The fields along the California coast are a sea of pumpkins this time of year.
Big news from the famous Half Moon Bay Art and Pumpkin Festival on the Northern California coast. A California pumpkin won the prize for biggest gourd. Alien peoples from the nearby state of Oregon (and sometimes from even more alien places like Idaho) have been taking the pumpkin prize at Half Moon Bay since 1999, and native Californians were certain those outlanders had devised some devious means of doing so.
But for the 2010 event, they vanished, mysteriously I might add, and Ron Root of Citrus Heights, California (up near Sacramento) was the proud winner of the grand prize. His baby weighed 1,535 pounds. And that isn't even a record.
It is a terrific bunch of fun, this Pumpkin Festival, and always a surprising reminder of how rural the California coast can be, so close to the busy hills of San Francisco. Along Highway 1, within sight of the waves rolling in from the Pacific, is a fruited plane where family farms still grow artichokes and lettuce, flowers, Christmas trees and pumpkins.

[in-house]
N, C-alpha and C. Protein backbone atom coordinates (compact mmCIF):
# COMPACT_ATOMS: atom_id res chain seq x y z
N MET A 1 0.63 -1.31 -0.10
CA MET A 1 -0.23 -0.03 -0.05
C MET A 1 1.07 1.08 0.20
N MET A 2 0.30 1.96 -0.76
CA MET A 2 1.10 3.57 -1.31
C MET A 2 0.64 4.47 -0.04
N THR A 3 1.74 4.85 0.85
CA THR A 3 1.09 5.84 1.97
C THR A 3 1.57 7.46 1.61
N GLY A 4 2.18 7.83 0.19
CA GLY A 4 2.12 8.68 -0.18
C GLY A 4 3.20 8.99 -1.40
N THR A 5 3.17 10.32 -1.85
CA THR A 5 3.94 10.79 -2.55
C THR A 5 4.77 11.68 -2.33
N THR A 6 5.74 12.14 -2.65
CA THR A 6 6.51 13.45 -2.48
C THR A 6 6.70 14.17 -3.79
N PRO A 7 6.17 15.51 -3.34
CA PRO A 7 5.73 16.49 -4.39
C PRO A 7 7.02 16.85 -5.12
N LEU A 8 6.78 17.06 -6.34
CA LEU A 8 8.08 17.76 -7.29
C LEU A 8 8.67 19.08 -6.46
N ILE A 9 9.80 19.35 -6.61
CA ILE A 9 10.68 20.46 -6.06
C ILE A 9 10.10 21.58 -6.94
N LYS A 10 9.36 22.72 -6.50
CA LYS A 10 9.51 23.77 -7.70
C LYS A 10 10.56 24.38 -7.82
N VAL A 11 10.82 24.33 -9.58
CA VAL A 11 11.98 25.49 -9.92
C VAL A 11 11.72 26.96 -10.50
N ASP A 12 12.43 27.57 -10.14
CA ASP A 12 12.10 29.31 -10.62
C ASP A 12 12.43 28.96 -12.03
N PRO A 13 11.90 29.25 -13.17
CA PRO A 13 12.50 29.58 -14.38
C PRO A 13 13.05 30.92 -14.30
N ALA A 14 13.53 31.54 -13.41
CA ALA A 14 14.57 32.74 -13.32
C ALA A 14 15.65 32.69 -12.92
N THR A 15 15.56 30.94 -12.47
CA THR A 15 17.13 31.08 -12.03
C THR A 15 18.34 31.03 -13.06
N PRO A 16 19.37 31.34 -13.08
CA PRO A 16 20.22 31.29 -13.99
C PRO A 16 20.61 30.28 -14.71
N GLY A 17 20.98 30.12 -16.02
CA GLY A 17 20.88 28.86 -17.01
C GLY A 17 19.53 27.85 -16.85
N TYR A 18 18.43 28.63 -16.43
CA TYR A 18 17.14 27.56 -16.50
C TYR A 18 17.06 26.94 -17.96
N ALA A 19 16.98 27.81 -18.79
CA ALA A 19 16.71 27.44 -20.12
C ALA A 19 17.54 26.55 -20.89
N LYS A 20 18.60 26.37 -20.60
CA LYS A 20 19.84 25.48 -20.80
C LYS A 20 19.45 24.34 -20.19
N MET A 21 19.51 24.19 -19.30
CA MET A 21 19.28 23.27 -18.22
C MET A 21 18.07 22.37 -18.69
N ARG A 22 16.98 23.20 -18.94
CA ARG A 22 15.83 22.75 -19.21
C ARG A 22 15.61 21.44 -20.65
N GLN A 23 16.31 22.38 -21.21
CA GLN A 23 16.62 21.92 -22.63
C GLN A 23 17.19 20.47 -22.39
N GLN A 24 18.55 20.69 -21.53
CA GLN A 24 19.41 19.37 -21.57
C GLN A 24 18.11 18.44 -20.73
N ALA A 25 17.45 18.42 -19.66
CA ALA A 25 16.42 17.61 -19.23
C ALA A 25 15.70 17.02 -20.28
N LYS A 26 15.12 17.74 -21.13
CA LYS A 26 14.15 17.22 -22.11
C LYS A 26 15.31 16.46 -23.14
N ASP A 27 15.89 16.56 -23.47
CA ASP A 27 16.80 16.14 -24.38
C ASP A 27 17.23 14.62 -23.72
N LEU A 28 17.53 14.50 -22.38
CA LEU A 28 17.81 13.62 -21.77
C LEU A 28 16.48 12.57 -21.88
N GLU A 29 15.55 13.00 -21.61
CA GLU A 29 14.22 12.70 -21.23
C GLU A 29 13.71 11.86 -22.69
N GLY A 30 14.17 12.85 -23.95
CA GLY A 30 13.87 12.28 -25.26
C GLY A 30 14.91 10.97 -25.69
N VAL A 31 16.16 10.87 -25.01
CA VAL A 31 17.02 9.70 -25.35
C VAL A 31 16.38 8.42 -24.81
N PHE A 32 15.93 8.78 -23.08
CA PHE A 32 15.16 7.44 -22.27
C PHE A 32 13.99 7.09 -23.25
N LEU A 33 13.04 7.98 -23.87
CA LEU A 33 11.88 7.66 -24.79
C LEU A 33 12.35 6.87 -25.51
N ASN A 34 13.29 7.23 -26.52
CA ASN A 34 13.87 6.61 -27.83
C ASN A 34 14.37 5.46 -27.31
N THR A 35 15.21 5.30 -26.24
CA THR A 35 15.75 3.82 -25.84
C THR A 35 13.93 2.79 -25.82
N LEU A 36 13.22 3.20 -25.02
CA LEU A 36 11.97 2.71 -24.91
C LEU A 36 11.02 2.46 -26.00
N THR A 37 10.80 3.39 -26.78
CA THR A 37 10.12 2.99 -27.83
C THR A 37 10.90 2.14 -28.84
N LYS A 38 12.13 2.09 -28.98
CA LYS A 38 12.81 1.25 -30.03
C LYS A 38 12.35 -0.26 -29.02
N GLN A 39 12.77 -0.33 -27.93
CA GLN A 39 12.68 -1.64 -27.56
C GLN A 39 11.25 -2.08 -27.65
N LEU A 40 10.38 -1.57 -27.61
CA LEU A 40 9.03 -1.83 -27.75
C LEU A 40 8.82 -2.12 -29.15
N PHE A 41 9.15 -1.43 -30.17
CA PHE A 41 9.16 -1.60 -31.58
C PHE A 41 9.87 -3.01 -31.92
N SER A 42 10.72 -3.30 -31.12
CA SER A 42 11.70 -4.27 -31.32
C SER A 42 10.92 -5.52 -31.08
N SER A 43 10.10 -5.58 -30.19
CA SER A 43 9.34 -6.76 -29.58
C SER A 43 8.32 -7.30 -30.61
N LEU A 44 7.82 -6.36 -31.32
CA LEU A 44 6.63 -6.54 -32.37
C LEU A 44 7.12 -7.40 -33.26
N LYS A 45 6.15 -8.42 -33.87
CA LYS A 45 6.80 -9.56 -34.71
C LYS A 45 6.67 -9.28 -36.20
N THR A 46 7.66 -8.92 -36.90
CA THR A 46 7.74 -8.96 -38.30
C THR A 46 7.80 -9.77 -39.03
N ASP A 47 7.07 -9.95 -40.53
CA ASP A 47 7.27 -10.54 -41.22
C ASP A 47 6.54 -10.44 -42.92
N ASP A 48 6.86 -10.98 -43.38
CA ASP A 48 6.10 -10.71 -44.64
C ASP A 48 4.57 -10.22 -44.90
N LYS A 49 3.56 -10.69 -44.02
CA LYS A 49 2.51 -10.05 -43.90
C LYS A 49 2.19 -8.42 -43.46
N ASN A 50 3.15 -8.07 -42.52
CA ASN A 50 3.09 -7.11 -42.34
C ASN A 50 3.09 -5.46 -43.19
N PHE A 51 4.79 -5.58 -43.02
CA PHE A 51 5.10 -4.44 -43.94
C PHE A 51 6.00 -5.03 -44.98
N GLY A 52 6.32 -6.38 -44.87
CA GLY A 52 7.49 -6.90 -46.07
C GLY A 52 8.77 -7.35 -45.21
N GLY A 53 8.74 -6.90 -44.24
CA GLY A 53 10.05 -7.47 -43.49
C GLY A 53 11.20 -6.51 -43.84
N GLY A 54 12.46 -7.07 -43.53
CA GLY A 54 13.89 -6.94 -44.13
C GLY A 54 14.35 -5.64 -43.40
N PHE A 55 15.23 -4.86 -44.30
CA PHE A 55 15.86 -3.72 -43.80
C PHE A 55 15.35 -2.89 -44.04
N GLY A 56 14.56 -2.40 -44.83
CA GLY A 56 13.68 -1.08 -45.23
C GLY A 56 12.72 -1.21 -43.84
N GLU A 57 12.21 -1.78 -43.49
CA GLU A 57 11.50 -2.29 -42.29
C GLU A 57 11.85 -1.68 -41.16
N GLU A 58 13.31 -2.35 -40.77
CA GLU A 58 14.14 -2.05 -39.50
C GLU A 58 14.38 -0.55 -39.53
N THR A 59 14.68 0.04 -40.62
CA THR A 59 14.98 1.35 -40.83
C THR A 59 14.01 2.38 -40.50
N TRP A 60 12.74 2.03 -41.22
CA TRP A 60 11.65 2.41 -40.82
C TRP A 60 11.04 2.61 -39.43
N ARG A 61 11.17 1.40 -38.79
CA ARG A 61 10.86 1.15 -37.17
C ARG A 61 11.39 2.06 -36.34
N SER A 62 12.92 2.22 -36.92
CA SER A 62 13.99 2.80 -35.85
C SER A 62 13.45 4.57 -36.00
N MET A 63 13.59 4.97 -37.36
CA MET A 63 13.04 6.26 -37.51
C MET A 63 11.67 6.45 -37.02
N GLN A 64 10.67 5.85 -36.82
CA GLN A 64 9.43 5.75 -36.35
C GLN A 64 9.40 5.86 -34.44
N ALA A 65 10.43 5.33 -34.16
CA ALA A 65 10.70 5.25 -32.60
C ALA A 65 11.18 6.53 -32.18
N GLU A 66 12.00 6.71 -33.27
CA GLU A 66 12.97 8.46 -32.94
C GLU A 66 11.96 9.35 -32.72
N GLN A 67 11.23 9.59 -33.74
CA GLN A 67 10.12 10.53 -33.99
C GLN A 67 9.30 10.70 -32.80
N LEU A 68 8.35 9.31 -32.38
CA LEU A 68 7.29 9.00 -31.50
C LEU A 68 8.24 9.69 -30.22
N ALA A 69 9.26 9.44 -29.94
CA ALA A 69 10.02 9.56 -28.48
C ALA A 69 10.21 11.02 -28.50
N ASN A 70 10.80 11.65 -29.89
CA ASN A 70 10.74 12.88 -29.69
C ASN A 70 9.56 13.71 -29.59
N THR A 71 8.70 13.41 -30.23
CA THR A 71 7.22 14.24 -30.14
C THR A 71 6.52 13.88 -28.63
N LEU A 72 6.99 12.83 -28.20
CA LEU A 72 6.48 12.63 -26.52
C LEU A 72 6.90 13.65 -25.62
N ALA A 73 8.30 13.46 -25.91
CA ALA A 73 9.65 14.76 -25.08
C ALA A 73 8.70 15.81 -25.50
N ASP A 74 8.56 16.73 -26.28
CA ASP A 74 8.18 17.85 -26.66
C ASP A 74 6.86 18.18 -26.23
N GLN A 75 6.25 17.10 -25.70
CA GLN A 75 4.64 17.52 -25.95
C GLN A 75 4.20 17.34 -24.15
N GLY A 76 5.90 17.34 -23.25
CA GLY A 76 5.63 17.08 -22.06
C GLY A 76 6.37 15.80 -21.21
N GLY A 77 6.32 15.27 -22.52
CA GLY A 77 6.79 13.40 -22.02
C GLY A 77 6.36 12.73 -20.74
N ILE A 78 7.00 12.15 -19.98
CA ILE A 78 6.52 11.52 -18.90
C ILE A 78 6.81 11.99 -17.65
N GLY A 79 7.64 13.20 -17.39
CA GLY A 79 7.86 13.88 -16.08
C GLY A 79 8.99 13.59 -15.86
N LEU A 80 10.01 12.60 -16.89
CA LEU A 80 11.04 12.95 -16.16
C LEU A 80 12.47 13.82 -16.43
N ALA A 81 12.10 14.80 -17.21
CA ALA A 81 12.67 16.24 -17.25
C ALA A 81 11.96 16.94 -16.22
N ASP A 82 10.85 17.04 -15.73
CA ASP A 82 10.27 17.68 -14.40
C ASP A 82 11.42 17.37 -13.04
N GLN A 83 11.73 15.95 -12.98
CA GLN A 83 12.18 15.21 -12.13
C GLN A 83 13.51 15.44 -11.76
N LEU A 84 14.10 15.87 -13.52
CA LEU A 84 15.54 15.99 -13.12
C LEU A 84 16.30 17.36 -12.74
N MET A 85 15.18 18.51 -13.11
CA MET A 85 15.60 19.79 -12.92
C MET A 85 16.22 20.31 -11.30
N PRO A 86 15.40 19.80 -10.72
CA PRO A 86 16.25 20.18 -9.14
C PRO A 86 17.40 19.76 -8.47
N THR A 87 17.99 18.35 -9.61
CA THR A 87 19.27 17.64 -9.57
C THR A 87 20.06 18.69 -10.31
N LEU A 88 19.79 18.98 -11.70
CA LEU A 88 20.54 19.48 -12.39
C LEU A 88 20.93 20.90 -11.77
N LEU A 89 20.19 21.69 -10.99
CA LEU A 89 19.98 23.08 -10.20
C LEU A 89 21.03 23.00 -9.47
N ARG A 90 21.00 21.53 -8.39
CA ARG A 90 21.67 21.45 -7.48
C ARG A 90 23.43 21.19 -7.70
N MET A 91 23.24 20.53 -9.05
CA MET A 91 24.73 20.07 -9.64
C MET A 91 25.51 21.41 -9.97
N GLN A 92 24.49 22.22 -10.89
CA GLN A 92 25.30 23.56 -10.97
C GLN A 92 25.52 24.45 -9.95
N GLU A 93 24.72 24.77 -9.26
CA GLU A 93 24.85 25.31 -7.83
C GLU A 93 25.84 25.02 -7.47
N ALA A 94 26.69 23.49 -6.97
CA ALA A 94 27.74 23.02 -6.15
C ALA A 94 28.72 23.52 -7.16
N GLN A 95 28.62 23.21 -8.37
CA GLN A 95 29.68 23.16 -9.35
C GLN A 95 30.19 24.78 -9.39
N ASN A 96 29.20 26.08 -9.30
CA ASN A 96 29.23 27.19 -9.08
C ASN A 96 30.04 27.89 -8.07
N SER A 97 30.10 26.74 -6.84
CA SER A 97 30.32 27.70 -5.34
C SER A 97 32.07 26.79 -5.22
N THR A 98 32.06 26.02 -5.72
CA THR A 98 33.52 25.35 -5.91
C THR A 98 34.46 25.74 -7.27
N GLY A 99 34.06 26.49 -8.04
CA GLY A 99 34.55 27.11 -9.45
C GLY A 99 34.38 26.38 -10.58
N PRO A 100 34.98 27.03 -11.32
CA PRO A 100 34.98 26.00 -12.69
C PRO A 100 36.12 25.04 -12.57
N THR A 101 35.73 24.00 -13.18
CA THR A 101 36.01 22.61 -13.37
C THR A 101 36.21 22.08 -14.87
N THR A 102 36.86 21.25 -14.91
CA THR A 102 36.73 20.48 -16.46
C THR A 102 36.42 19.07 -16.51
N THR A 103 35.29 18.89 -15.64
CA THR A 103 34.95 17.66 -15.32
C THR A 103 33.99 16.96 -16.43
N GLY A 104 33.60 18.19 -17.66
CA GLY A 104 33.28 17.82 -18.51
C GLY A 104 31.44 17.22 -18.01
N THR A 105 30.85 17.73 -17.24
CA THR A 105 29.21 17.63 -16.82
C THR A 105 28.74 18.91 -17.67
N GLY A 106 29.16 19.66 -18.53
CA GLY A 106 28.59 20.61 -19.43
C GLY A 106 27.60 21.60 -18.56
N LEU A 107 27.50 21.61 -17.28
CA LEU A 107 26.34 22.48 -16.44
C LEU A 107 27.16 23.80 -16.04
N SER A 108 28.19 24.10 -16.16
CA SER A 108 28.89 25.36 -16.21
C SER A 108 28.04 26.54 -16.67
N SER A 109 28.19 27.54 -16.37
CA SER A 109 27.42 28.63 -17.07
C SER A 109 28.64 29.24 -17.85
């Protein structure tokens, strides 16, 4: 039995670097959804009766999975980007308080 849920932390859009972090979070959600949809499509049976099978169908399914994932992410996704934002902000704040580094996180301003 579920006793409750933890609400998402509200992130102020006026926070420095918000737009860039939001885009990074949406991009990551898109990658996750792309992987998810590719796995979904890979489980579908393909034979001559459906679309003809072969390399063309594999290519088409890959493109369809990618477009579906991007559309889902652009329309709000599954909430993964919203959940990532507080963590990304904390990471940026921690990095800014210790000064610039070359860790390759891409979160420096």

The autumn weather is spectacular, the ocean will knock you out with its beauty, and there is only one negative. Also a feature of California.
The traffic is as clogged as Bill Clinton's arteries.
Looking seaward from California's Highway One.
The main roadway from the Peninsula over to Half Moon Bay, is two-lane Highway 92. On an ordinary day it is a wonderful, meandering road through the Coast Range and down to the sea.
On Pumpkin Festival weekend it is as backed up as the security line at O'Hare.
So, make your plans with care. By 8:00 a.m. on festival days--October 16-17, 2010--Highway 92 is bumper to bumper. One alternative is to take Route 84 from Woodside up through the hippy enclave of La Honda, and down to Highway One, from whence once can head north to Half Moon Bay. You can have fun poking along through La Honda spotting the marijuana growing.
My advice is to leave at dawn, miss the traffic, park the car and walk to breakfast in the cool quiet part of the day. See the pumpkins, stroll the tents filled with art, and then get the heck out of there by noon, before the traffic going out gets bad.
Last year I took the precaution of visiting Half Moon Bay one week ahead of the festival and had no traffic problems whatsoever. Which made me truly outstanding in my field.
MORE ON THE HALF MOON BAY PUMPKIN FESTIVAL